Google has announced plans to restrict data tracking on its Chrome browser on Android-based smartphones applications.
In a blog, Google said it is now extending what it calls its Privacy Sandbox to Android apps, and working on solutions that will limit sharing users’ data and “operate without cross app identifiers, including advertising ID”.
Google’s Android operating system is used by about 85% of smartphone owners worldwide.
By 2023, third-party cookies which use people’s browsing history to target adverts, will be phased out on Google’s Chrome browser.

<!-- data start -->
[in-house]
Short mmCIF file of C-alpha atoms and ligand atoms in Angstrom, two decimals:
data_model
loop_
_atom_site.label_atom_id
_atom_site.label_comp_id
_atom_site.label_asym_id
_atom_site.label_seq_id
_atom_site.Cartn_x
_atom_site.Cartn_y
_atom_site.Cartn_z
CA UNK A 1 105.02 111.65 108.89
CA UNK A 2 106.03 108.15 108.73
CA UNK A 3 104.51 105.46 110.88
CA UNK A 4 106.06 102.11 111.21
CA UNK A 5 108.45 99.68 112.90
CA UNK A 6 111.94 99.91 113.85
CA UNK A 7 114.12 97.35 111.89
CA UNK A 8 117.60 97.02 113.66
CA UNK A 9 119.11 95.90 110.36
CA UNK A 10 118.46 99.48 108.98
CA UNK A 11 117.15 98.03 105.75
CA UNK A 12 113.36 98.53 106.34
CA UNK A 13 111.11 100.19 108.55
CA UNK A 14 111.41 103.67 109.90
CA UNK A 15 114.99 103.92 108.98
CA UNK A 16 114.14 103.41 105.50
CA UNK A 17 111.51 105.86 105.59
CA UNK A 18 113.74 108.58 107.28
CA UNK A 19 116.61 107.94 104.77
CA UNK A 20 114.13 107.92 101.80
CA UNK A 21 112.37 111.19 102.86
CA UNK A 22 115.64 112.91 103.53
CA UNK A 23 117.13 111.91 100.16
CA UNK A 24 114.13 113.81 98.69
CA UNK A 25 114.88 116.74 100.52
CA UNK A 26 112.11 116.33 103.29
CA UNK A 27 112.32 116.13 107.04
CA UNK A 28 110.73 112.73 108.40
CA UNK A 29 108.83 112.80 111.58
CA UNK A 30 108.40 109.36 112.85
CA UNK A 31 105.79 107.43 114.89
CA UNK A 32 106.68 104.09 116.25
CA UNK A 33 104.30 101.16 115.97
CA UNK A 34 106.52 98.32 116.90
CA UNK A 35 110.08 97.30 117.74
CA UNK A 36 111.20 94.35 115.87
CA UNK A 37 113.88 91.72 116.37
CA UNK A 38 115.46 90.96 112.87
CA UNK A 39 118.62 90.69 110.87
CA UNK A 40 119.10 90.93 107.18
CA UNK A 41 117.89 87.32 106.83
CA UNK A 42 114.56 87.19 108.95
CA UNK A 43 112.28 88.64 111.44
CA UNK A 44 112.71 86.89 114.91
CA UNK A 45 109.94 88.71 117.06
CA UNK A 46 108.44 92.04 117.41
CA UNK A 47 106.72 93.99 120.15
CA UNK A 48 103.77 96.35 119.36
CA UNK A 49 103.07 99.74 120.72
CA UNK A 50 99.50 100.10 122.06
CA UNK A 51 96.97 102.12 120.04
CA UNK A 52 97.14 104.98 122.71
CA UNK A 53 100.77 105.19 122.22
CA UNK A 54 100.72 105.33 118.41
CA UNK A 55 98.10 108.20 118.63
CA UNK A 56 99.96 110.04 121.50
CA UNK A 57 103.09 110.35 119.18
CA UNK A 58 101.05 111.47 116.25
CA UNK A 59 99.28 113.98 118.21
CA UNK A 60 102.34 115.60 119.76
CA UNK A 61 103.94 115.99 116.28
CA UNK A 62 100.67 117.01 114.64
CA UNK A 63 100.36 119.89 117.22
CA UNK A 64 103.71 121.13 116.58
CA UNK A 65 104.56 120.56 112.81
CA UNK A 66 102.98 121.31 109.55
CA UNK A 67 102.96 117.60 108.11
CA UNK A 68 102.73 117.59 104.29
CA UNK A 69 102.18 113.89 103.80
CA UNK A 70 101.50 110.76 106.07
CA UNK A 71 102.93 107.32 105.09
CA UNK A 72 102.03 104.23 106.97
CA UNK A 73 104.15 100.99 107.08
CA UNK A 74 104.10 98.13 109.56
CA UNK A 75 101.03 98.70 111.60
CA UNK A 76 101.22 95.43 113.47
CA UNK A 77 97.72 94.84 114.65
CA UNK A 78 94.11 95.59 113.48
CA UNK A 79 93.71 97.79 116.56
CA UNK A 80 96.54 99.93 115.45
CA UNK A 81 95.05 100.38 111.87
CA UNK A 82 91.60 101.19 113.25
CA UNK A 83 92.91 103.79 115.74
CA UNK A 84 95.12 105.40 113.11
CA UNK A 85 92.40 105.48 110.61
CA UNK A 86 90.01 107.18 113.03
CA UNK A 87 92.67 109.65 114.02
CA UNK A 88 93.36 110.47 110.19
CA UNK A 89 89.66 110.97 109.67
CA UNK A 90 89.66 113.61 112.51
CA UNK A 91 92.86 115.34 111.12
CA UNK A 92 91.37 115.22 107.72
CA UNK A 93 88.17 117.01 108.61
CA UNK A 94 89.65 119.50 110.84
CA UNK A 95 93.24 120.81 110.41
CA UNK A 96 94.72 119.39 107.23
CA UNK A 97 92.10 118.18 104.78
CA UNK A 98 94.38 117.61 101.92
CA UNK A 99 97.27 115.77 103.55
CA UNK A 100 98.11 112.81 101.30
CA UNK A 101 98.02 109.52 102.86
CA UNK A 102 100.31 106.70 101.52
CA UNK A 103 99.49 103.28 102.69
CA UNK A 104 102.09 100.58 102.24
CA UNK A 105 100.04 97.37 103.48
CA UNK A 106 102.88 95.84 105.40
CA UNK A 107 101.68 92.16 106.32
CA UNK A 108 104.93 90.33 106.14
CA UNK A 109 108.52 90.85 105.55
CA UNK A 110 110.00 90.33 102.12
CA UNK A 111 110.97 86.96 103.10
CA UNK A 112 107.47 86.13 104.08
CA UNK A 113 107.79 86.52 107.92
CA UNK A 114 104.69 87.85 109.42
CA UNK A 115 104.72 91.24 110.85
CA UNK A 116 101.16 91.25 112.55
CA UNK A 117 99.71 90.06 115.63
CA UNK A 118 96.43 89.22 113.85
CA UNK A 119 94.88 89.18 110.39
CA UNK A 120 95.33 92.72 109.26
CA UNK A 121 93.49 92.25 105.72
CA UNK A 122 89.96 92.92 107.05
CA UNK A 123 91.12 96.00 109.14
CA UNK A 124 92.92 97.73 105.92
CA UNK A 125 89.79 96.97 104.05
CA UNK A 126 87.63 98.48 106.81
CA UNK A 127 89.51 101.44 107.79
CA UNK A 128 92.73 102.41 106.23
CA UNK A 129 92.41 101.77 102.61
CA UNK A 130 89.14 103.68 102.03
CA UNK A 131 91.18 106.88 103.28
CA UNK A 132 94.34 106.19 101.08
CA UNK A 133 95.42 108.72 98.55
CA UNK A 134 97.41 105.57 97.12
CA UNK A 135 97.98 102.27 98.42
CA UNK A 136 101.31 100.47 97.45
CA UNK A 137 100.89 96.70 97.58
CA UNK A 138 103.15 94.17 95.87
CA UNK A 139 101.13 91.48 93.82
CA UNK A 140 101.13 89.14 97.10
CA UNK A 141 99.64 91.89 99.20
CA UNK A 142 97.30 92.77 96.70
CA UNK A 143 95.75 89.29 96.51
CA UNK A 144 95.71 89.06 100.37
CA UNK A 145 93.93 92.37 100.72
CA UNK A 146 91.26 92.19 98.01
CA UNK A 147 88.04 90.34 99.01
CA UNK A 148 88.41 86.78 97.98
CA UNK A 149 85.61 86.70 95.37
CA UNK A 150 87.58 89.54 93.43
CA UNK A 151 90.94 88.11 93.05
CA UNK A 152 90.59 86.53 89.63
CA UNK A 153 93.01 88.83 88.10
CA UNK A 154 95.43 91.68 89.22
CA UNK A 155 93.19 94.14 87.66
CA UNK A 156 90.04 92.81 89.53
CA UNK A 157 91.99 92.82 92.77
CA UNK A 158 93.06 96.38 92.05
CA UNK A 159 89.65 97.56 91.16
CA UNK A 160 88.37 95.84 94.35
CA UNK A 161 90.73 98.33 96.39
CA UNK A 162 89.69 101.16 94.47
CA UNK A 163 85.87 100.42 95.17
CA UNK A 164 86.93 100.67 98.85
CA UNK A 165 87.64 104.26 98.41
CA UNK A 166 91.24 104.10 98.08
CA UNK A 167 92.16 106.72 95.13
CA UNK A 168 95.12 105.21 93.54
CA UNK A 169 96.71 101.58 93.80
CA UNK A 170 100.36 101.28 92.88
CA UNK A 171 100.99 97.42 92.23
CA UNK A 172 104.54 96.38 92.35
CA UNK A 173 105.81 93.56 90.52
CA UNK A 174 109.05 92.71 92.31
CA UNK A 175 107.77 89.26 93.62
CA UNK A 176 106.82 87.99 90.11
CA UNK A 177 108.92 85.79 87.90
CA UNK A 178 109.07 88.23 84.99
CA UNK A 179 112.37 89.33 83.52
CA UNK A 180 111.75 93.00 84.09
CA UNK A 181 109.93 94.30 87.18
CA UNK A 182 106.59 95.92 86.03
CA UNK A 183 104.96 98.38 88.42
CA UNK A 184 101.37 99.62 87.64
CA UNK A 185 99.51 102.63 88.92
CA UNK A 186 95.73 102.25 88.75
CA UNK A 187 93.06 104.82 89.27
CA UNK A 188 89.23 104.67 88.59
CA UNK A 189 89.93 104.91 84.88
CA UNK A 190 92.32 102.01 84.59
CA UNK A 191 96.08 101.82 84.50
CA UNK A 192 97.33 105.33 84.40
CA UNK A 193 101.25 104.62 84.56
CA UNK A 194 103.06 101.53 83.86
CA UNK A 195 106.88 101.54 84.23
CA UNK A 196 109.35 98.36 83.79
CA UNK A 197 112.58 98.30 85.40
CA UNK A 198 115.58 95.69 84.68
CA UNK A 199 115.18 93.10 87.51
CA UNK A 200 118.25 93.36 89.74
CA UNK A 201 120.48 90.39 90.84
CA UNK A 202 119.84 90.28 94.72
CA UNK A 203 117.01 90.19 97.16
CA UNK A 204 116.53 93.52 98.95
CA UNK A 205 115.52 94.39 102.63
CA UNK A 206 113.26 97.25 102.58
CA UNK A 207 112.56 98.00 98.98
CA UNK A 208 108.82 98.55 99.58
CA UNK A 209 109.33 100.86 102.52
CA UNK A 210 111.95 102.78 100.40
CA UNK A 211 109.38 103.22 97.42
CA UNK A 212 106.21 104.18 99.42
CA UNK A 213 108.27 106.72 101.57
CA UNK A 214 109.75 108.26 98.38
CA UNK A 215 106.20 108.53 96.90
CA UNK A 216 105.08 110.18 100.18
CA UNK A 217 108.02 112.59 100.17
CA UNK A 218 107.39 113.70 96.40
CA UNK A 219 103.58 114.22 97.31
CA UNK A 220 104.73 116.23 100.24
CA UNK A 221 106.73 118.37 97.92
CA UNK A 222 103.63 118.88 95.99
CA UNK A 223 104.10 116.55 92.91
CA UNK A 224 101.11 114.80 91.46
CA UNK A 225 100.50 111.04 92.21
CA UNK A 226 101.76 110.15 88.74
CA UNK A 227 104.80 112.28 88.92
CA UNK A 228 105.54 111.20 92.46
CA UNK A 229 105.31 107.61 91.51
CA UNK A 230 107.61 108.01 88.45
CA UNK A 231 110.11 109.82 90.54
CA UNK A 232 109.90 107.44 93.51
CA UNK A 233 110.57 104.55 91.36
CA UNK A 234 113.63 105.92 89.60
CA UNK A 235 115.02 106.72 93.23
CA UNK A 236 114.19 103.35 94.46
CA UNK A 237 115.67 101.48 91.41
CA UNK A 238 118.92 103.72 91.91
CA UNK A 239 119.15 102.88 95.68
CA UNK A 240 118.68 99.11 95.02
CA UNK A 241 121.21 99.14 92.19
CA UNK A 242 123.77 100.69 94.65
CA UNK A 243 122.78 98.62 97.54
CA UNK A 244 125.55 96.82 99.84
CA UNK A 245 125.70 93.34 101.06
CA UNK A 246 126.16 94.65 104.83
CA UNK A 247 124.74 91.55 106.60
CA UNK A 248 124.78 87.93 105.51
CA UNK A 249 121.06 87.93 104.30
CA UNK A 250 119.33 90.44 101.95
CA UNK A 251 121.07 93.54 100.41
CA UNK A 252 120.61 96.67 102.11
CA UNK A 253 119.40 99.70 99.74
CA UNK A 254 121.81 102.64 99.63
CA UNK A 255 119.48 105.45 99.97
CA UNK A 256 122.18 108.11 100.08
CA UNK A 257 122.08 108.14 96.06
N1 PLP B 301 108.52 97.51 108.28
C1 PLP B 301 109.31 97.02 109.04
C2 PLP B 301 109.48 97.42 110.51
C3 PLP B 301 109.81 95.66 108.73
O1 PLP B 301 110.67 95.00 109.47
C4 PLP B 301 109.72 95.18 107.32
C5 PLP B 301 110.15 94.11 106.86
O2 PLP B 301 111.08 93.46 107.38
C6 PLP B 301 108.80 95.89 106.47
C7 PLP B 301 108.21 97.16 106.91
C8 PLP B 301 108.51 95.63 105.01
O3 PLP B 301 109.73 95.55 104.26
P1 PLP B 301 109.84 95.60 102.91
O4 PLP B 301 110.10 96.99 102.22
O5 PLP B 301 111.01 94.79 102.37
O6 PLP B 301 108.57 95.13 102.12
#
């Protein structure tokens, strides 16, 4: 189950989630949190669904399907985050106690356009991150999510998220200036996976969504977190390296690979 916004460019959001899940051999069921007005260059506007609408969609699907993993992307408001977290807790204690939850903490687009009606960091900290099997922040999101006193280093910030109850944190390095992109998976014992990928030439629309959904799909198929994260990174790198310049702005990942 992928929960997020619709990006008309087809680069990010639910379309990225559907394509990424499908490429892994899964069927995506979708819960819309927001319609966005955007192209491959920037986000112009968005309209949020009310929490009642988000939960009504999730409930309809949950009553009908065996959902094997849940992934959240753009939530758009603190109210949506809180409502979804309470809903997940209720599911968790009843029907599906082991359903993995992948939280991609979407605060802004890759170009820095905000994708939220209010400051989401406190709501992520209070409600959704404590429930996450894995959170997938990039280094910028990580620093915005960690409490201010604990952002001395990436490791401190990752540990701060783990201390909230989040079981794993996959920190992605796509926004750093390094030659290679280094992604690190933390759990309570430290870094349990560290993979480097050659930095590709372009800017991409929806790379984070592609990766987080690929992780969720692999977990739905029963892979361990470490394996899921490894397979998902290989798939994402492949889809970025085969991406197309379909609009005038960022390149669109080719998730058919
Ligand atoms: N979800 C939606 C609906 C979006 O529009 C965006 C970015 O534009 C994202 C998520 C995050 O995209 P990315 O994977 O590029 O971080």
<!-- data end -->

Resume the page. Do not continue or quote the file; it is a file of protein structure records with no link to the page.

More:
These identifiers are tied to smartphones and are used by apps to collect information.
According to Google, it will keep them in place for at least two years, while it works “with the industry” on a new system.
“We’re also exploring technologies that reduce the potential for covert data collection, including safer ways for apps to integrate with advertising SDK (software developer kits),” it added.
This is not the first time Google attempts to create alternatives to third party cookies on its Chrome browser.
Its’ first proposal which did not entirely go smoothly -a system called
Federated Learning of Cohorts (Floc) – was disliked by privacy campaigners and advertisers alike.
Floc aimed to disguise users’ individual identities by assigning them to a group with similar browsing histories.
However, the tech giant did not go into details as to how it plans to do it this time.